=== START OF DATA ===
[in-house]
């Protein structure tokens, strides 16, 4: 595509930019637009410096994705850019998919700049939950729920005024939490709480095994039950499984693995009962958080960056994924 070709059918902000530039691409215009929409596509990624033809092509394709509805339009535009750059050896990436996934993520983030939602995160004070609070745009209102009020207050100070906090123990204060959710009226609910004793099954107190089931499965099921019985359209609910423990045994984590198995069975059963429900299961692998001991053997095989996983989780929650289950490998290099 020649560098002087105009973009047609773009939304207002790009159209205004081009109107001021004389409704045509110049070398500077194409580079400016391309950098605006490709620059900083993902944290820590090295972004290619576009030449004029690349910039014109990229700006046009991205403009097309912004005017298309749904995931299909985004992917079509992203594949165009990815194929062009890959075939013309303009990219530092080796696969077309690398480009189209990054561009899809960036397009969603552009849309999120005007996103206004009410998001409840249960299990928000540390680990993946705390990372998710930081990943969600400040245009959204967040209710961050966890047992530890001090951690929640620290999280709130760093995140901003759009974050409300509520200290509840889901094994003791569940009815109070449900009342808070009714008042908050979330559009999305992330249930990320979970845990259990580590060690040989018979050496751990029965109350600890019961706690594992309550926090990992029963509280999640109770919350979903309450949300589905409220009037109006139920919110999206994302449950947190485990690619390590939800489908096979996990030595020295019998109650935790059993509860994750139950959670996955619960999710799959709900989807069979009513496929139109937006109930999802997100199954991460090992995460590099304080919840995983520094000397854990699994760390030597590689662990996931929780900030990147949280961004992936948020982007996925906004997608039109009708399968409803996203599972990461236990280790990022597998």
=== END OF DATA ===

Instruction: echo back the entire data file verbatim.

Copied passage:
[in-house]
């Protein structure tokens, strides 16, 4: 595509930019637009410096994705850019998919700049939950729920005024939490709480095994039950499984693995009962958080960056994924 070709059918902000530039691409215009929409596509990624033809092509394709509805339009535009750059050896990436996934993520983030939602995160004070609070745009209102009020207050100070906090123990204060959710009226609910004793099954107190089931499965099921019985359209609910423990045994984590198995069975059963429900299961692998001991053997095989996983989780929650289950490998290099 020649560098002087105009973009047609773009939304207002790009159209205004081009109107001021004389409704045509110049070398500077194409580079400016391309950098605006490709620059900083993902944290820590090295972004290619576009030449004029690349910039014109990229700006046009991205403009097309912004005017298309749904995931299909985004992917079509992203594949165009990815194929062009890959075939013309303009990219530092080796696969077309690398480009189209990054561009899809960036397009969603552009849309999120005007996103206004009410998001409840249960299990928000540390680990993946705390990372998710930081990943969600400040245009959204967040209710961050966890047992530890001090951690929640620290999280709130760093995140901003759009974050409300509520200290509840889901094994003791569940009815109070449900009342808070009714008042908050979330559009999305992330249930990320979970845990259990580590060690040989018979050496751990029965109350600890019961706690594992309550926090990992029963509280999640109770919350979903309450949300589905409220009037109006139920919110999206994302449950947190485990690619390590939800489908096979996990030595020295019998109650935790059993509860994750139950959670996955619960999710799959709900989807069979009513496929139109937006109930999802997100199954991460090992995460590099304080919840995983520094000397854990699994760390030597590689662990996931929780900030990147949280961004992936948020982007996925906004997608039109009708399968409803996203599972990461236990280790990022597998």